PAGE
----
Today I decided to try to find the White-winged Crossbills reported north of Girdwood (south of Anchorage). As usual, it was a beautiful drive and I stopped to take numerous pictures.
In some areas, such as across the highway from the road into Girdwood, the ice was beginning to melt and there were open areas of shallow water that soon should be suitable for shorebirds and ducks. None there yet, however.
The birds were not too numerous, and I only saw Common Ravens, Black-billed Magpies, a Bald Eagle, and three Pine Grosbeaks on the drive down. The Grosbeaks were singing as I passed them on the way south and still singing on my return trip. I did not find any crossbills.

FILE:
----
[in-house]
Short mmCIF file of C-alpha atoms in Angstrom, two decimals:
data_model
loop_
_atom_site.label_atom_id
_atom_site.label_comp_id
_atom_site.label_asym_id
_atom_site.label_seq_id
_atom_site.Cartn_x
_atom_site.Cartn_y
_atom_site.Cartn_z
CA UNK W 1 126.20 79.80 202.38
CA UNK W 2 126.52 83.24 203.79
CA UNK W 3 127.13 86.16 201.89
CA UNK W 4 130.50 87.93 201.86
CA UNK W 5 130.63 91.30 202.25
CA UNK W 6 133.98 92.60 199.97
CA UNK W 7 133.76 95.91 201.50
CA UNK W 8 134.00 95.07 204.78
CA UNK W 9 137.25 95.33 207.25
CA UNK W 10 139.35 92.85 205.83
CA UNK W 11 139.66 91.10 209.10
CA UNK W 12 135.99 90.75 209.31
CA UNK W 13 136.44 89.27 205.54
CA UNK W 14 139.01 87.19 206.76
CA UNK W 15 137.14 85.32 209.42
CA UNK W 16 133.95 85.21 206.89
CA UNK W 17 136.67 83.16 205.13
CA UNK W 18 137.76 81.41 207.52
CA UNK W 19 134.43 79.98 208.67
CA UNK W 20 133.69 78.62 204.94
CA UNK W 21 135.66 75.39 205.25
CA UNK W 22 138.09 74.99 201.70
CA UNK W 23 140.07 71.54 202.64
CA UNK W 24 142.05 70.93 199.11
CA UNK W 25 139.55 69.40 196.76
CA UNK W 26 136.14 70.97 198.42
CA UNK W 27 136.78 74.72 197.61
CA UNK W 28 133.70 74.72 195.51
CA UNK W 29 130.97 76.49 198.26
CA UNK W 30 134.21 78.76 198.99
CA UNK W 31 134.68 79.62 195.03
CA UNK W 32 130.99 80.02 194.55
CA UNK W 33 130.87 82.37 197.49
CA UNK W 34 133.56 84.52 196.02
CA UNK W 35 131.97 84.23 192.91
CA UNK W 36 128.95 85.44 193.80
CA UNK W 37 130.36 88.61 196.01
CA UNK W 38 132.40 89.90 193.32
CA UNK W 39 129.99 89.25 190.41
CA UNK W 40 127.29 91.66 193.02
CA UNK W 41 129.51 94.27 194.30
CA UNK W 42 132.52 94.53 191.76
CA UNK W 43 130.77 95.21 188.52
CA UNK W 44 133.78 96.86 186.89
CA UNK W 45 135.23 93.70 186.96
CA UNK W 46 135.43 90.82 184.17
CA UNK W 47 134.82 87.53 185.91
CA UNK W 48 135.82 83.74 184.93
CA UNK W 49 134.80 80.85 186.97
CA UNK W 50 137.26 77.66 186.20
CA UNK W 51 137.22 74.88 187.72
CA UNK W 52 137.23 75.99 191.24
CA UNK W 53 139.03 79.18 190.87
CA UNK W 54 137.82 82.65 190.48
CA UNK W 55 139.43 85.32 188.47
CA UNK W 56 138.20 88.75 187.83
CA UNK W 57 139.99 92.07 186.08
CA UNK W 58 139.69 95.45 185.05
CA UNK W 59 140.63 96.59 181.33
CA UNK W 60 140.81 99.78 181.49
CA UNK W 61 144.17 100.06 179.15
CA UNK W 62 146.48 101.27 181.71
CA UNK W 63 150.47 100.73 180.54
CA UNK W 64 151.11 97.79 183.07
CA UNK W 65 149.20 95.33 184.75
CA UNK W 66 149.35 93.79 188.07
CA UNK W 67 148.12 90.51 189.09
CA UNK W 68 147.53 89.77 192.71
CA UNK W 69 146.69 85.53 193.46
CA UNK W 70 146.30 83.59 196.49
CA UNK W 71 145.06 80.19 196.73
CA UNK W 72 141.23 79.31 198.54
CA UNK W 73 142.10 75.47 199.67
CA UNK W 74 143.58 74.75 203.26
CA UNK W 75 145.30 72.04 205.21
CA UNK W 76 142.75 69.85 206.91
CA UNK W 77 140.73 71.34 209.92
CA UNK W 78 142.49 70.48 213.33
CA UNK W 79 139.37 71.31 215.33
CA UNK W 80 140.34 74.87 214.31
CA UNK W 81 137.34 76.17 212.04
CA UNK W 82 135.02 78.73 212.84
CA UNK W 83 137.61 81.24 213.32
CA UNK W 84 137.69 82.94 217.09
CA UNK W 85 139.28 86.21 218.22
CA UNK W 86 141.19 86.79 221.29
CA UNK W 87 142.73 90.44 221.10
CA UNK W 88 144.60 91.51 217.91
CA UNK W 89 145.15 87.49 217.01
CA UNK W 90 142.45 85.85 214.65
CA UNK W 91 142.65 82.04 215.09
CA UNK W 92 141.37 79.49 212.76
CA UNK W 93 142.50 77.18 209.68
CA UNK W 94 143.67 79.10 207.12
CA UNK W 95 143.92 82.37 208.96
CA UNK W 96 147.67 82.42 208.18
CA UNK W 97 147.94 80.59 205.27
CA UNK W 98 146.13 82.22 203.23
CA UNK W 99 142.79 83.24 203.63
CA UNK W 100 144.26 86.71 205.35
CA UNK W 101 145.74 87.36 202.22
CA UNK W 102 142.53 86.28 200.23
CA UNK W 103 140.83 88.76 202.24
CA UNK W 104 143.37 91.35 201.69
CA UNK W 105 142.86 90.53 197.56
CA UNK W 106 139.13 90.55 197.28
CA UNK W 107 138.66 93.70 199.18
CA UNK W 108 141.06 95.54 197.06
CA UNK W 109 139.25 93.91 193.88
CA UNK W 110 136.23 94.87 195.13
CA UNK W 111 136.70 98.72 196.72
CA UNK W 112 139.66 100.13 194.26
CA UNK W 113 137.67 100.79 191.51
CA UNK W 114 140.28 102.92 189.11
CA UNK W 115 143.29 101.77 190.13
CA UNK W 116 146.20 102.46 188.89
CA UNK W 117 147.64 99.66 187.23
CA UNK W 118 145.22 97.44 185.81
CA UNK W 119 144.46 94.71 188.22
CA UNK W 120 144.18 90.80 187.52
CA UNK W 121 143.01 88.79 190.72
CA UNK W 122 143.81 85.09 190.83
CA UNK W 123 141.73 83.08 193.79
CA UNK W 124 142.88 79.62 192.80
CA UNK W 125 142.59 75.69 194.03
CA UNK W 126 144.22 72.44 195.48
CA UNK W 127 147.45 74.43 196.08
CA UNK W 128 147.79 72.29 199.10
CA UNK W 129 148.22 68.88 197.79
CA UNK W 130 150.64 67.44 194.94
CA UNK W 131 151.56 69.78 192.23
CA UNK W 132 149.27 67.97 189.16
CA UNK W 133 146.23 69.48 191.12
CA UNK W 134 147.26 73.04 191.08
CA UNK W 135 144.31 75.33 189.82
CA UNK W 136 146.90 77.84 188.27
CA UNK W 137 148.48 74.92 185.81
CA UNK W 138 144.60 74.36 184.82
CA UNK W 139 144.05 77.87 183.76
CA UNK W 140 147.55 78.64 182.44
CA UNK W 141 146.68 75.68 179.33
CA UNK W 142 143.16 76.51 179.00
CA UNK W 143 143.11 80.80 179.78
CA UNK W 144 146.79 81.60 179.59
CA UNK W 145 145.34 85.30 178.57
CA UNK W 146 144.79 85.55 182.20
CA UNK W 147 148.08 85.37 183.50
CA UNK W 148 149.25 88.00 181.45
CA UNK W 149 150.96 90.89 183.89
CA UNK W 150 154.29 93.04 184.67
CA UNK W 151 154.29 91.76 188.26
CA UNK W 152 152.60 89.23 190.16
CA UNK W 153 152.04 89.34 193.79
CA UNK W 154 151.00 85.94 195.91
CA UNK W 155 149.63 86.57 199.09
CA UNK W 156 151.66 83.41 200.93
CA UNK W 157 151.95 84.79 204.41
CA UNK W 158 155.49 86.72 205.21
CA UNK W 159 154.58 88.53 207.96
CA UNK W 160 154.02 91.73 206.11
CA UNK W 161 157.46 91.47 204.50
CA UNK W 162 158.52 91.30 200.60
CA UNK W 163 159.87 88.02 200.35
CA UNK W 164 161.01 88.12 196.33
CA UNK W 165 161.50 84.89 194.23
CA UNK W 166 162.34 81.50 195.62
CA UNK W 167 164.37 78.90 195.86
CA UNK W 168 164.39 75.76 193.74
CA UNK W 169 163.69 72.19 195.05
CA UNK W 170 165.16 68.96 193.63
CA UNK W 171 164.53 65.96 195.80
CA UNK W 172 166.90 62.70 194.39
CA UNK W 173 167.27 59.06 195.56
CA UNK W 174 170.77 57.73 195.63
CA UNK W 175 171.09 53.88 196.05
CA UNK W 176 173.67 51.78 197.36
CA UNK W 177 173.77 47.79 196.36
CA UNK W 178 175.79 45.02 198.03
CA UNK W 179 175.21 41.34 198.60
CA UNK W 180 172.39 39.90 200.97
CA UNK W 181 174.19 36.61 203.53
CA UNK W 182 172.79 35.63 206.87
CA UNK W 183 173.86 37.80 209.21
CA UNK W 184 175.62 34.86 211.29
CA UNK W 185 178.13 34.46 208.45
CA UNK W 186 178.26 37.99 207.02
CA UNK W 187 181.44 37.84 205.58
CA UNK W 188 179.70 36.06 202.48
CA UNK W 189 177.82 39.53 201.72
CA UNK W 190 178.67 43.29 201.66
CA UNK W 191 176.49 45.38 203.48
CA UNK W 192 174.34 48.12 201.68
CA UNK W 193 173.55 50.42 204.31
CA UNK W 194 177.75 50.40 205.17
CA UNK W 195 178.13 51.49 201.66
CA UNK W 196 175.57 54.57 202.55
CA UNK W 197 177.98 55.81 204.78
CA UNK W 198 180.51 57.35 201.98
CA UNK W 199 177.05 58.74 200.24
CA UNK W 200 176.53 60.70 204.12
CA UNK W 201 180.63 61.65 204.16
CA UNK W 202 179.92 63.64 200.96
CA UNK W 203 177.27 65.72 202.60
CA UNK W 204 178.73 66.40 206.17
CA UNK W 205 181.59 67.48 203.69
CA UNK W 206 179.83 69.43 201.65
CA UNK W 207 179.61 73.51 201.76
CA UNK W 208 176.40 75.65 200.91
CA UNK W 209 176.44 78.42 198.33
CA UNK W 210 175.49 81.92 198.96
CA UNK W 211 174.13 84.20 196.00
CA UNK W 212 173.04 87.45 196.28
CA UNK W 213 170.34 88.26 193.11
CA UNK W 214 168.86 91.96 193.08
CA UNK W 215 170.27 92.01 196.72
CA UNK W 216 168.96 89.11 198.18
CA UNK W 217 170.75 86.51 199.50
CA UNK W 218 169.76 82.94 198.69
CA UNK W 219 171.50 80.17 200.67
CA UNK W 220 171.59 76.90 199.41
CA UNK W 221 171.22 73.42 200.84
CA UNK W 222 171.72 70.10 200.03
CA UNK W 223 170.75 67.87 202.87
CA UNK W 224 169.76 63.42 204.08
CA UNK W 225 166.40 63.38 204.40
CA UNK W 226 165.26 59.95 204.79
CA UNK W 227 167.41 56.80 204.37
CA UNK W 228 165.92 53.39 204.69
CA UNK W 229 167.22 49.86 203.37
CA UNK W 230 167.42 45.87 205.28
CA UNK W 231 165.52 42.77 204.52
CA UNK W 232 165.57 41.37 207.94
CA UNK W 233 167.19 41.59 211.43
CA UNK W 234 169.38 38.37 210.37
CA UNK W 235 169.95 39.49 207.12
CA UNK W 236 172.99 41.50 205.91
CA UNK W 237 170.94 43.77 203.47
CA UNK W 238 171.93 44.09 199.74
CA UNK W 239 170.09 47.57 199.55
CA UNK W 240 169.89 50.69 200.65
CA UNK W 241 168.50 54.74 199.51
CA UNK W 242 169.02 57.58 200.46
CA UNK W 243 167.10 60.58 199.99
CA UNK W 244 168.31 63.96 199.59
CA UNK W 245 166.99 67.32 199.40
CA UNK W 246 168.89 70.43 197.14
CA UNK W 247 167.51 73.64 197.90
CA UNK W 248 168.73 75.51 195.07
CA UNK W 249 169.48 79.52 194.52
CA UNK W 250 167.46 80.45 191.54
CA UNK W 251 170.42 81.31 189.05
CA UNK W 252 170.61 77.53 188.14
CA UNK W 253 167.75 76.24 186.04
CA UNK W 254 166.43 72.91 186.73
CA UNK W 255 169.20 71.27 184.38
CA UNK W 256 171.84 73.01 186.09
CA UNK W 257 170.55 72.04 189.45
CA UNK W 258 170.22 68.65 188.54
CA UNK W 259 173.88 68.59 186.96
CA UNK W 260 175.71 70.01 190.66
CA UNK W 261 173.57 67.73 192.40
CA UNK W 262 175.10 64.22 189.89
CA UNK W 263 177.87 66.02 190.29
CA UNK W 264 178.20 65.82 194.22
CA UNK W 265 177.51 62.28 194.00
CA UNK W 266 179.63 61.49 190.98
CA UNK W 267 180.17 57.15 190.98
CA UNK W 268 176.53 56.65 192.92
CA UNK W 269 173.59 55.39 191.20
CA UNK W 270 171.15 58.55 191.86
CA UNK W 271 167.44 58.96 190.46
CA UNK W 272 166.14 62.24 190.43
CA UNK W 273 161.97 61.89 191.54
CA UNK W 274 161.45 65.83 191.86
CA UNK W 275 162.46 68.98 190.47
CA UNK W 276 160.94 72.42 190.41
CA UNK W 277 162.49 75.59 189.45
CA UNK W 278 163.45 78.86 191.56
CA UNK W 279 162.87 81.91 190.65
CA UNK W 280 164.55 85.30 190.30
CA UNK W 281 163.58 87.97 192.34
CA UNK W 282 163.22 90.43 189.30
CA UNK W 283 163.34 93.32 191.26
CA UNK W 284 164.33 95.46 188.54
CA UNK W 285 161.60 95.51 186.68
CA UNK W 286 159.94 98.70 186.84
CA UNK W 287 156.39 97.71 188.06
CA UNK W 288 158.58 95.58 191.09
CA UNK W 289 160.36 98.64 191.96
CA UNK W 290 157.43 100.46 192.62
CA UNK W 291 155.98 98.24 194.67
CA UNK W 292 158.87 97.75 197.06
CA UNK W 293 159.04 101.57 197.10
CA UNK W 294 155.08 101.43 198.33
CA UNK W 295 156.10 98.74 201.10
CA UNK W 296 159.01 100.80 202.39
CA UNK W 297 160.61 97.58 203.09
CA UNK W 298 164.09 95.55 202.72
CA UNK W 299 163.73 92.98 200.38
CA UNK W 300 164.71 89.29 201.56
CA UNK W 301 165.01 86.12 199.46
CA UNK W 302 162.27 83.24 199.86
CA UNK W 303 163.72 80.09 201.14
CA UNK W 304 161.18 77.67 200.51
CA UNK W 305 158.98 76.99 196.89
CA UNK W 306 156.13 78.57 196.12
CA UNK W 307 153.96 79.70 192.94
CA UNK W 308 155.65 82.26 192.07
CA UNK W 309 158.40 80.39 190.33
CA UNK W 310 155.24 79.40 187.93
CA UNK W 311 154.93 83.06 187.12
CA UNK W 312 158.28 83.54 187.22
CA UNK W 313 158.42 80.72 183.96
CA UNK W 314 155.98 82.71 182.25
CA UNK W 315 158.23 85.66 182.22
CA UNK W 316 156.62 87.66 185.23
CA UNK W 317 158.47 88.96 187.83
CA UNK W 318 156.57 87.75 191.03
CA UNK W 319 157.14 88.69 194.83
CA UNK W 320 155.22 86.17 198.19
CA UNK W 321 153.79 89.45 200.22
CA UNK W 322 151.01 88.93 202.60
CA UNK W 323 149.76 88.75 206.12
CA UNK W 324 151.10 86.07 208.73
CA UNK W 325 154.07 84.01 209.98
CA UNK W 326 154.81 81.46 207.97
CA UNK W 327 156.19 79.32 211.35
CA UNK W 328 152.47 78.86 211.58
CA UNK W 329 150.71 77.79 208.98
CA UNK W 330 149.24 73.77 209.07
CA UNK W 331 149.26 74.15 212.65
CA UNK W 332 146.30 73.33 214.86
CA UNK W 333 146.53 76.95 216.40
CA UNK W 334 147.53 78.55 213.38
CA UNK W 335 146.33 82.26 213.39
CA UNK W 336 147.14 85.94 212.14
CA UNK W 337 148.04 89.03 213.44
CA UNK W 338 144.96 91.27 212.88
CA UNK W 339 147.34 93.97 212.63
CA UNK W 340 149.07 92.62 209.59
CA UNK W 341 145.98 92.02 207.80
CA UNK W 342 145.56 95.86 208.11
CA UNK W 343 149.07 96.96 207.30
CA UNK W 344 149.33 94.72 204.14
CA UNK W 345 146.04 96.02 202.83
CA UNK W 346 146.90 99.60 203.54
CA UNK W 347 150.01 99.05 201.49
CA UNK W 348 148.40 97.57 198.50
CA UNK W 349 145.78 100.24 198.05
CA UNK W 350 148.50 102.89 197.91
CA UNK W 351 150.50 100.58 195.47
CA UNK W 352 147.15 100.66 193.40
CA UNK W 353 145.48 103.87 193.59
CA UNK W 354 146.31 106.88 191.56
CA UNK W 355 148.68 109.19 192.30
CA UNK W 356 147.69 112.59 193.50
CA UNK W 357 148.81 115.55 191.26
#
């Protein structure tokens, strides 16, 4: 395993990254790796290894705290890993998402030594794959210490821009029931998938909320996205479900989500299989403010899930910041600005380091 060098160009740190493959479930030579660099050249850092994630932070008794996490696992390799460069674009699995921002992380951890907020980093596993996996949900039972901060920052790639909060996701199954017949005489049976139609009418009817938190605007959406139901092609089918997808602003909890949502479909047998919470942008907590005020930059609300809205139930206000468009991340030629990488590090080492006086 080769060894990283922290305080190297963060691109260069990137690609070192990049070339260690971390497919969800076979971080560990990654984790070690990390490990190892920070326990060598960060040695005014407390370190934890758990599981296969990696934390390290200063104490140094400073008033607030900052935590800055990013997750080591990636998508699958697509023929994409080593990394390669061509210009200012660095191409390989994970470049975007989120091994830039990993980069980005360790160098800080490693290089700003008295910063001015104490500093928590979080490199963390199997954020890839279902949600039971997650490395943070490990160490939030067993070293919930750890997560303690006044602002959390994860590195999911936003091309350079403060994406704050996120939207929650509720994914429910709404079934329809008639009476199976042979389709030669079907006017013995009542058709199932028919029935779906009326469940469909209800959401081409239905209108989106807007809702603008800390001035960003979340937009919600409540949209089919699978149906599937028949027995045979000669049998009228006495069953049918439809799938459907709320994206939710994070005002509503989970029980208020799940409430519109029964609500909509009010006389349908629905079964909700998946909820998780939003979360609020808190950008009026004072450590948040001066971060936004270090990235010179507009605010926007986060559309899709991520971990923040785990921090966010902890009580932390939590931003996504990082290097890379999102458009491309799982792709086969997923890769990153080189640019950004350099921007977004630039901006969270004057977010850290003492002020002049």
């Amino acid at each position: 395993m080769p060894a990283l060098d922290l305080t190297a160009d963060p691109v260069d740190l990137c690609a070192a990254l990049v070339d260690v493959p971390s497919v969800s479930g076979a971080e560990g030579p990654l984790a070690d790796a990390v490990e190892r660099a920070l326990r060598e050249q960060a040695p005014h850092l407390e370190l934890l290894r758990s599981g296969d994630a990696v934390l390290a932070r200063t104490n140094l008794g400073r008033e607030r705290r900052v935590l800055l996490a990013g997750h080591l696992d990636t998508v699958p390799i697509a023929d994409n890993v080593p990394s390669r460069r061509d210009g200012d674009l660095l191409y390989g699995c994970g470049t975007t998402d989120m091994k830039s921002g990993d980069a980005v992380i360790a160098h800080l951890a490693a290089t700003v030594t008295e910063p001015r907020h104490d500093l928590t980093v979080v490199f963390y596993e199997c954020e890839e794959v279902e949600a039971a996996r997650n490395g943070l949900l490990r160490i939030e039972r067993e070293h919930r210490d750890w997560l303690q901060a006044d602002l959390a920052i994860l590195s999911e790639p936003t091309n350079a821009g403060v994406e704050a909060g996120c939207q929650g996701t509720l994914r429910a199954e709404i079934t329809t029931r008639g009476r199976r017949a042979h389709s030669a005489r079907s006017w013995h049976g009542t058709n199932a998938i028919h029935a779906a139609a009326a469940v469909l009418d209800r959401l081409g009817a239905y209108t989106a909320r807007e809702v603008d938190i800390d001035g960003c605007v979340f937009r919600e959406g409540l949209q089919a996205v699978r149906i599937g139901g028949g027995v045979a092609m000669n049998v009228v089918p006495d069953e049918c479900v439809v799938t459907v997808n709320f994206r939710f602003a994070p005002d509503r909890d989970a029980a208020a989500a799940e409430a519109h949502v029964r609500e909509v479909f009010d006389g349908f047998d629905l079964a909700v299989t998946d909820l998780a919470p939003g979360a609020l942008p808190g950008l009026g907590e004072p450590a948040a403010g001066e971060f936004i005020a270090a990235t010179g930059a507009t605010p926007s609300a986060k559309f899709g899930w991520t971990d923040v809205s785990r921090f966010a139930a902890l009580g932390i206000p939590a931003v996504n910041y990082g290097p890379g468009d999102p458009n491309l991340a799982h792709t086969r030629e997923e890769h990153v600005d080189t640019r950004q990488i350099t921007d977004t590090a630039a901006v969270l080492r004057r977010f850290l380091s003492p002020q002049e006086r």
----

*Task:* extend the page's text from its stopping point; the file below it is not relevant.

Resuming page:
At a roadside stop not far from Portage Glacier, there were two Barrow’s Goldeneyes flying around in circles, apparently looking for open water where there appeared to be only frozenness.
The highlight on the way back was the sighting of many mountain goats/sheep (I never know which), all of which were munching on something growing on or among the rocks. People were stopped all along the road taking pictures, and I joined the crowd.
Tomorrow I am going to try to head back to Palmer where a Northern Harrier has been found by Justin Saunders. While I am quite certain to see more of them on the hawk-watch north of Anchorage in the coming weeks, I am eager to get a year bird soon. March so far has been slow, as expected.
118 species so far